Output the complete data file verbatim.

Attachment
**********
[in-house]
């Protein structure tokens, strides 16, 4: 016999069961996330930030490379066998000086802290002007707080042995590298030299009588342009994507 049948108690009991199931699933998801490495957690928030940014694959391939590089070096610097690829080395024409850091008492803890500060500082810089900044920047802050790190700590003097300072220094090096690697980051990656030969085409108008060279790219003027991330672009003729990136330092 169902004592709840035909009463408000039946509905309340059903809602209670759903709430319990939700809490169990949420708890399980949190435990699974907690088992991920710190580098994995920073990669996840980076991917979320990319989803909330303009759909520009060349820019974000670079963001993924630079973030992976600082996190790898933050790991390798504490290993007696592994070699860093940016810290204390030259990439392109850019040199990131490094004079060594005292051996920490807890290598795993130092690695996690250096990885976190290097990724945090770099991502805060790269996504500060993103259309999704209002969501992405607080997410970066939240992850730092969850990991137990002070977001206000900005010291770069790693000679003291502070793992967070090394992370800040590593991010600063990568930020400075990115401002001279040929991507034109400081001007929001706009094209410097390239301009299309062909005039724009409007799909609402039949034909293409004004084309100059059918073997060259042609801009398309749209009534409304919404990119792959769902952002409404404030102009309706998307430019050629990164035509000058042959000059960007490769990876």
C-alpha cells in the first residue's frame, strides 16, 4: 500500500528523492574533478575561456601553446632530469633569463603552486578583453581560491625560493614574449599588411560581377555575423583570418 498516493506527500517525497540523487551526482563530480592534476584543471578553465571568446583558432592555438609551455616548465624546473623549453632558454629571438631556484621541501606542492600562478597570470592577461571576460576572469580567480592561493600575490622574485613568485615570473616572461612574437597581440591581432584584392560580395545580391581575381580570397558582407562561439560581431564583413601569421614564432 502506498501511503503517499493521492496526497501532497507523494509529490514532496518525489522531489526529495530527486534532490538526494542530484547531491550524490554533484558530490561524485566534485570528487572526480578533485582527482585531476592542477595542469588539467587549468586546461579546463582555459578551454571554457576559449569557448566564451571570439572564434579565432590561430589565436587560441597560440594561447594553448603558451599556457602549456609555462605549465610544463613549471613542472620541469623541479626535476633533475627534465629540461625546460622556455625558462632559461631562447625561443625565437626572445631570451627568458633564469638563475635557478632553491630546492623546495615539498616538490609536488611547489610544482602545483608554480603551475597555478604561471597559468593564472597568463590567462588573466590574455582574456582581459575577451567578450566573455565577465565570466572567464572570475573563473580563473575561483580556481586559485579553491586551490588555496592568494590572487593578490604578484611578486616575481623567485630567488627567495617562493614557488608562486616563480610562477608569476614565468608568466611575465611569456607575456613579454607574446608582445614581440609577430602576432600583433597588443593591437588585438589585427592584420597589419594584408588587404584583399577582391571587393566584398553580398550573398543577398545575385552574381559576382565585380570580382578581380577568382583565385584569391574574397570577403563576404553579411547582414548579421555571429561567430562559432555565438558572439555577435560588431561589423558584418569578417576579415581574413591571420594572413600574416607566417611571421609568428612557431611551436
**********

[in-house]
């Protein structure tokens, strides 16, 4: 016999069961996330930030490379066998000086802290002007707080042995590298030299009588342009994507 049948108690009991199931699933998801490495957690928030940014694959391939590089070096610097690829080395024409850091008492803890500060500082810089900044920047802050790190700590003097300072220094090096690697980051990656030969085409108008060279790219003027991330672009003729990136330092 169902004592709840035909009463408000039946509905309340059903809602209670759903709430319990939700809490169990949420708890399980949190435990699974907690088992991920710190580098994995920073990669996840980076991917979320990319989803909330303009759909520009060349820019974000670079963001993924630079973030992976600082996190790898933050790991390798504490290993007696592994070699860093940016810290204390030259990439392109850019040199990131490094004079060594005292051996920490807890290598795993130092690695996690250096990885976190290097990724945090770099991502805060790269996504500060993103259309999704209002969501992405607080997410970066939240992850730092969850990991137990002070977001206000900005010291770069790693000679003291502070793992967070090394992370800040590593991010600063990568930020400075990115401002001279040929991507034109400081001007929001706009094209410097390239301009299309062909005039724009409007799909609402039949034909293409004004084309100059059918073997060259042609801009398309749209009534409304919404990119792959769902952002409404404030102009309706998307430019050629990164035509000058042959000059960007490769990876």
C-alpha cells in the first residue's frame, strides 16, 4: 500500500528523492574533478575561456601553446632530469633569463603552486578583453581560491625560493614574449599588411560581377555575423583570418 498516493506527500517525497540523487551526482563530480592534476584543471578553465571568446583558432592555438609551455616548465624546473623549453632558454629571438631556484621541501606542492600562478597570470592577461571576460576572469580567480592561493600575490622574485613568485615570473616572461612574437597581440591581432584584392560580395545580391581575381580570397558582407562561439560581431564583413601569421614564432 502506498501511503503517499493521492496526497501532497507523494509529490514532496518525489522531489526529495530527486534532490538526494542530484547531491550524490554533484558530490561524485566534485570528487572526480578533485582527482585531476592542477595542469588539467587549468586546461579546463582555459578551454571554457576559449569557448566564451571570439572564434579565432590561430589565436587560441597560440594561447594553448603558451599556457602549456609555462605549465610544463613549471613542472620541469623541479626535476633533475627534465629540461625546460622556455625558462632559461631562447625561443625565437626572445631570451627568458633564469638563475635557478632553491630546492623546495615539498616538490609536488611547489610544482602545483608554480603551475597555478604561471597559468593564472597568463590567462588573466590574455582574456582581459575577451567578450566573455565577465565570466572567464572570475573563473580563473575561483580556481586559485579553491586551490588555496592568494590572487593578490604578484611578486616575481623567485630567488627567495617562493614557488608562486616563480610562477608569476614565468608568466611575465611569456607575456613579454607574446608582445614581440609577430602576432600583433597588443593591437588585438589585427592584420597589419594584408588587404584583399577582391571587393566584398553580398550573398543577398545575385552574381559576382565585380570580382578581380577568382583565385584569391574574397570577403563576404553579411547582414548579421555571429561567430562559432555565438558572439555577435560588431561589423558584418569578417576579415581574413591571420594572413600574416607566417611571421609568428612557431611551436